Children Are Born Persons

Children Are Born Persons

Editor’s Note: “Children are born persons” is a phrase that is inseparably associated with Charlotte Mason. It may be surprising, however, to learn that the phrase does not appear in Mason’s printed works until the publication of the Synopsis in 1904 — a full 18 years after the publication of Home Education. She then offered her first dedicated treatment of the concept in an article in The Parents’ Review in 1911, well after the completion of the five-volume Home Education Series. The article was so important that it was reprinted on multiple occasions as a standalone booklet under the title Concerning Children as Persons. Mason explained why in a letter to Henrietta Franklin:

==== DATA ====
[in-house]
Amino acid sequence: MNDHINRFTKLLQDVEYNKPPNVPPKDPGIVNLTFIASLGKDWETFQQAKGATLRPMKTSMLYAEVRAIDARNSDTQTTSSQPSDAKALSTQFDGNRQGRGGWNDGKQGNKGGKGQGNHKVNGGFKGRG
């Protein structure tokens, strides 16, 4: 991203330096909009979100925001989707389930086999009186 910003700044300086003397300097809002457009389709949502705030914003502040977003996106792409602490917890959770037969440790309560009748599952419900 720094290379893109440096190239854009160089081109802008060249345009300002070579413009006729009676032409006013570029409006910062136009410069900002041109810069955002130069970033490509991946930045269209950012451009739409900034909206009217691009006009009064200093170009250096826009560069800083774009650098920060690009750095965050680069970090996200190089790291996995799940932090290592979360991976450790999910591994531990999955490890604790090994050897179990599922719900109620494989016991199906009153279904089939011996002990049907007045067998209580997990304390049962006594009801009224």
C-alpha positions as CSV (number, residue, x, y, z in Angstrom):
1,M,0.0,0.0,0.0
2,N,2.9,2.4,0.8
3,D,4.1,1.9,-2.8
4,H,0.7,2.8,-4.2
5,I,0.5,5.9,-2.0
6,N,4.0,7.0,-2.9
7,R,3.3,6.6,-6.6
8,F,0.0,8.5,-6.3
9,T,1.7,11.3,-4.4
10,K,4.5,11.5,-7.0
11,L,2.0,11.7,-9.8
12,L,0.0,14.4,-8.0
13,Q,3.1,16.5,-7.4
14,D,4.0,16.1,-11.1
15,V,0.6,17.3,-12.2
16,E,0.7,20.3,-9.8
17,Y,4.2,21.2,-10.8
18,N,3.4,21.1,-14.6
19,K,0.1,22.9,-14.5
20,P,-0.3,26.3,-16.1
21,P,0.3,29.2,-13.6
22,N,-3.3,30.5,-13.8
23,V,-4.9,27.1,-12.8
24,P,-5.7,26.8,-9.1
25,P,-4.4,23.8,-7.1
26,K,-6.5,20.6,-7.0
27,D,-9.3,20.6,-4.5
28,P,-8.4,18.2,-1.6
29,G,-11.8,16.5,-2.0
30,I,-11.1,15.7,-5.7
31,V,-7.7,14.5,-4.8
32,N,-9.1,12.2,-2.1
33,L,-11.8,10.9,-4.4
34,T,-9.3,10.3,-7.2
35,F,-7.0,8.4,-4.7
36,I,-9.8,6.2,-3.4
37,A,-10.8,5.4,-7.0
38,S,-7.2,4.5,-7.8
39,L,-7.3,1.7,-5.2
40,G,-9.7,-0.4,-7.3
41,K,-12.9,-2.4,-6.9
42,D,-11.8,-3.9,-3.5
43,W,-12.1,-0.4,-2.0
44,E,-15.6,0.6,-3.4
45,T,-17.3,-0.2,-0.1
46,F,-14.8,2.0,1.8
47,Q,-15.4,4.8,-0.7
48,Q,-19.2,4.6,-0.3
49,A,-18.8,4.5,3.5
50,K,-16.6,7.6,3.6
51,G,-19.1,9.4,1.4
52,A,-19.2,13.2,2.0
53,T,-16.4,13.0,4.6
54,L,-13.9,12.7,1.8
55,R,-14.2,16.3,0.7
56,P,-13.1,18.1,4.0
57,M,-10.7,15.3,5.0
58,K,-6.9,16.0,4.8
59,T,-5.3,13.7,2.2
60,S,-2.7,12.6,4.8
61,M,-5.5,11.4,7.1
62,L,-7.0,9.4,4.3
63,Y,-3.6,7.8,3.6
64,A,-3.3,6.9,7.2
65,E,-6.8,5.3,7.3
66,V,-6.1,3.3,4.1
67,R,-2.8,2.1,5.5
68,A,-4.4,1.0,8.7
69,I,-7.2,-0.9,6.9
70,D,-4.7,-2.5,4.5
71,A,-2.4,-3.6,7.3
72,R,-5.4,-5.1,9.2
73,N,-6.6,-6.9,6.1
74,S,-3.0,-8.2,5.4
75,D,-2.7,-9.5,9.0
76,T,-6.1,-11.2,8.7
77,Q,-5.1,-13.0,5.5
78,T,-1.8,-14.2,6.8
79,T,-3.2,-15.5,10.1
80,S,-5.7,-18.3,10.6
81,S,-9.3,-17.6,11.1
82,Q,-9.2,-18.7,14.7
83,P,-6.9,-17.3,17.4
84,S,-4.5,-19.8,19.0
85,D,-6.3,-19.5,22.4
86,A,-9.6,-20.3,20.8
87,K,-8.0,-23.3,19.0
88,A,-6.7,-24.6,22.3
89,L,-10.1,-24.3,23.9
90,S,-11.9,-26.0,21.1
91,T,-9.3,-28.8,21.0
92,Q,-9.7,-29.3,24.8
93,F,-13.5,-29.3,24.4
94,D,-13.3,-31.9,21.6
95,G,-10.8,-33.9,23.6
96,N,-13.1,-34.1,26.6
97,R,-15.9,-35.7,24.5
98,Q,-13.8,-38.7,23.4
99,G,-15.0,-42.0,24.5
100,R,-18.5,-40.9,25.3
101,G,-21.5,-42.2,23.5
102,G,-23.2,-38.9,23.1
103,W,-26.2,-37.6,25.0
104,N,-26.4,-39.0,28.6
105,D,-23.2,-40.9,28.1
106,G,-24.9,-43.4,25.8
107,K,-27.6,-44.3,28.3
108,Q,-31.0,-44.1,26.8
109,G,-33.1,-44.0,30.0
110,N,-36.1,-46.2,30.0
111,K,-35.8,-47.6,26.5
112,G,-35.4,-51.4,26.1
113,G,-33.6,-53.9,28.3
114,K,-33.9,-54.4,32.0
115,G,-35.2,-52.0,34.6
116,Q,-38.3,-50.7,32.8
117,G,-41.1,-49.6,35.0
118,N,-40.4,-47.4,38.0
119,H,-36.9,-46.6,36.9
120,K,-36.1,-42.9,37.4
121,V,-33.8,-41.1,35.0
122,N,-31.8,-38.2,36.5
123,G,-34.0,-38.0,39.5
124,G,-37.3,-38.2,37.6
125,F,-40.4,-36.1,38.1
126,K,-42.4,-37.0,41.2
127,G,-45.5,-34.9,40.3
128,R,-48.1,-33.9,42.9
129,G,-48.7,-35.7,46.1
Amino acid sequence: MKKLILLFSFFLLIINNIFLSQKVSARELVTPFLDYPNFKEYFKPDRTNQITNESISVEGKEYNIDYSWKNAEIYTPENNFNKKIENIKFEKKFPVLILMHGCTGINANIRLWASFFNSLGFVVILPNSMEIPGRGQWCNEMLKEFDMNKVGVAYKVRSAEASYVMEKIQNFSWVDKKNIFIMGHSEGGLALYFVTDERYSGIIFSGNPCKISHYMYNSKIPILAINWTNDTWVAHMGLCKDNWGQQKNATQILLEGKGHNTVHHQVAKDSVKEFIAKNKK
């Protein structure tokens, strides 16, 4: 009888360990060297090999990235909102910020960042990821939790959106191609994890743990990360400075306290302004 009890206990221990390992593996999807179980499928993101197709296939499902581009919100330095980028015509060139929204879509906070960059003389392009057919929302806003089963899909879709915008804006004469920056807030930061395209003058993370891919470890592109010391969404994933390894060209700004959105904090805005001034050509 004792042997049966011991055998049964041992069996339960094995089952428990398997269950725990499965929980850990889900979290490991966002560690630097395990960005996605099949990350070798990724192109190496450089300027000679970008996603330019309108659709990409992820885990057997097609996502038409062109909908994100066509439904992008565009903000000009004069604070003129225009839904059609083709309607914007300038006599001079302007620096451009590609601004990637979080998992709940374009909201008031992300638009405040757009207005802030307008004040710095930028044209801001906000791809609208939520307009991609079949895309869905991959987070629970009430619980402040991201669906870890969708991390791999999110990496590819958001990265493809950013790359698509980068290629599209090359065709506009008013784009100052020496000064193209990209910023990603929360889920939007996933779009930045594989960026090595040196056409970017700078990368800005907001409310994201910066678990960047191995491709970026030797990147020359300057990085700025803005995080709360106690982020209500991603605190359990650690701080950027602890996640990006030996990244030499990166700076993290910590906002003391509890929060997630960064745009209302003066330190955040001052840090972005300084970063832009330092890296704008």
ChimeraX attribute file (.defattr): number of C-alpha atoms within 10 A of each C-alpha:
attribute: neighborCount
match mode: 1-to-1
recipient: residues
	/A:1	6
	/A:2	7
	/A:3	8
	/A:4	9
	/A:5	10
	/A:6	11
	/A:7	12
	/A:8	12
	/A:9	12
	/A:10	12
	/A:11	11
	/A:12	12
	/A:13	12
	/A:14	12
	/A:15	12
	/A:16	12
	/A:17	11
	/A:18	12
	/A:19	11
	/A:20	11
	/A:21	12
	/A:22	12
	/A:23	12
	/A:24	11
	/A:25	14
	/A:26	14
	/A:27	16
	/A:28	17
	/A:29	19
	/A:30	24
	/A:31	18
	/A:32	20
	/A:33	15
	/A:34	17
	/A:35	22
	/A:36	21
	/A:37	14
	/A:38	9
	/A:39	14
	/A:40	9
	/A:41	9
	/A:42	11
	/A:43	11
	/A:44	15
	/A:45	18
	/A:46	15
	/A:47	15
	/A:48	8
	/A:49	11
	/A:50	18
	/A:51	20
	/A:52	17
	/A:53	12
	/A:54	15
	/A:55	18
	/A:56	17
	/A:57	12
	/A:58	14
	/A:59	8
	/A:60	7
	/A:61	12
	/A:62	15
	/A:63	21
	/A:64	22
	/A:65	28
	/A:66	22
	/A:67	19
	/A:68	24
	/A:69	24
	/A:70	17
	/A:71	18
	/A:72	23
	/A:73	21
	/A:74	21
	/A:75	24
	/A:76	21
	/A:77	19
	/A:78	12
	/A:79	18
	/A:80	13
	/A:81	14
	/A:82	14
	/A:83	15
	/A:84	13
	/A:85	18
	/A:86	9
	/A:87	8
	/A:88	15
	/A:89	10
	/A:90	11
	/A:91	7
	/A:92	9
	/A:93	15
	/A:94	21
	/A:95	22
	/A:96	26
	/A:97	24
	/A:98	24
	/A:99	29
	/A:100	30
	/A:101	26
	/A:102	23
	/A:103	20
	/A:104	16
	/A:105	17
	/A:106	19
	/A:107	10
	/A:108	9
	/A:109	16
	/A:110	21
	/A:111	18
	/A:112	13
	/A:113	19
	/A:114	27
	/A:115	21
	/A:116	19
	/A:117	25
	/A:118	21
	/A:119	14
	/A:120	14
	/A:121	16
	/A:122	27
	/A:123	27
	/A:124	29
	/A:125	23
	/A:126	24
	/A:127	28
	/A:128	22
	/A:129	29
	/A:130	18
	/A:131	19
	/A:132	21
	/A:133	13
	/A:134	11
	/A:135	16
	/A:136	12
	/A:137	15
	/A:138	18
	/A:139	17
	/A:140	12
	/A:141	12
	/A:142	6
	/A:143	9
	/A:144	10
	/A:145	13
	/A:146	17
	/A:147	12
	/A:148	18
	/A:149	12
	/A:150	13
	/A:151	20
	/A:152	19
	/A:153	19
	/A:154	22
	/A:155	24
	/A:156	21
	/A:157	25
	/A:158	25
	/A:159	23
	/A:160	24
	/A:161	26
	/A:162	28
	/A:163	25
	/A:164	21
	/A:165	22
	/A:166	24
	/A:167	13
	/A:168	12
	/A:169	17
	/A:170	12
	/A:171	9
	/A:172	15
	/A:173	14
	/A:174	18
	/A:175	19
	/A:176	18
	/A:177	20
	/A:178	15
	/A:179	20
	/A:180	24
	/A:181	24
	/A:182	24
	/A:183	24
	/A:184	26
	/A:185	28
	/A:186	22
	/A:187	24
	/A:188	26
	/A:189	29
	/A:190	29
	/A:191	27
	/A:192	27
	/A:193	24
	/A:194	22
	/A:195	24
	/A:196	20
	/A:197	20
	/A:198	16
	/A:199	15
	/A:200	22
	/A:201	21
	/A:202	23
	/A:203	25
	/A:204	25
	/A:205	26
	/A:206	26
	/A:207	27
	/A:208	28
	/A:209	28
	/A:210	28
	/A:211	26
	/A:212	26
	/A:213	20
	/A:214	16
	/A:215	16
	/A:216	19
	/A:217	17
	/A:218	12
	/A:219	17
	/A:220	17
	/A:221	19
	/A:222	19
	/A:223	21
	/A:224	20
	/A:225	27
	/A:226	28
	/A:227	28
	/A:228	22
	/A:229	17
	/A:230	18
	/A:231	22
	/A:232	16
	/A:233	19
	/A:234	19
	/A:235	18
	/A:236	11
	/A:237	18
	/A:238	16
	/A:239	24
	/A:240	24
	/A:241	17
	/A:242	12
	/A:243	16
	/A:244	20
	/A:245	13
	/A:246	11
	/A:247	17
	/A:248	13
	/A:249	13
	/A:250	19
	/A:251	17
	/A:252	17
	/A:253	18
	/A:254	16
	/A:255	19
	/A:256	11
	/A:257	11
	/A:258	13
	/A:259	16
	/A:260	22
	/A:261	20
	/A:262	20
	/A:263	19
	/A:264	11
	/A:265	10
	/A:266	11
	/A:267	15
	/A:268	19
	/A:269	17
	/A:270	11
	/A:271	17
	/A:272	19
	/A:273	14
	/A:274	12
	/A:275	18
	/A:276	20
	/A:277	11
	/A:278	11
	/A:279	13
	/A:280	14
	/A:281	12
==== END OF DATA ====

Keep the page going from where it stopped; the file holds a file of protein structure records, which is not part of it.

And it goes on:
About my paper, by all means print it as a pamphlet a good deal if [sic] it has been said before, however — but I wanted to bring it under the idea of a “Reason”[1]

Thus we understand that in “Children are born persons,” Mason collected a number of previously expressed concepts under a single unifying idea. This article is the key to understanding Charlotte Mason’s first principle. Its significance was underscored in our time by Dr. Benjamin Bernier:

I believe it is time for Mason’s philosophy to enter the realm of philosophical discussion, so that some of her writings, like her pamphlet Concerning Children as Persons, may become the common property of all Christian educators and a required reading for any course of instruction on the subject of alternative educational theory, since so many parents and teachers witness to the stimulating results of an encounter with Mason’s thought.[2]

To make it even easier for this document to become the “common property of all Christian educators,” we share it with you today in audio form.

Click here to read the full text of this episode.


[1] Wallet of copies (transcripts) of letters from Charlotte Mason, p. 16.

[2] Education for the Kingdom, p. 200.

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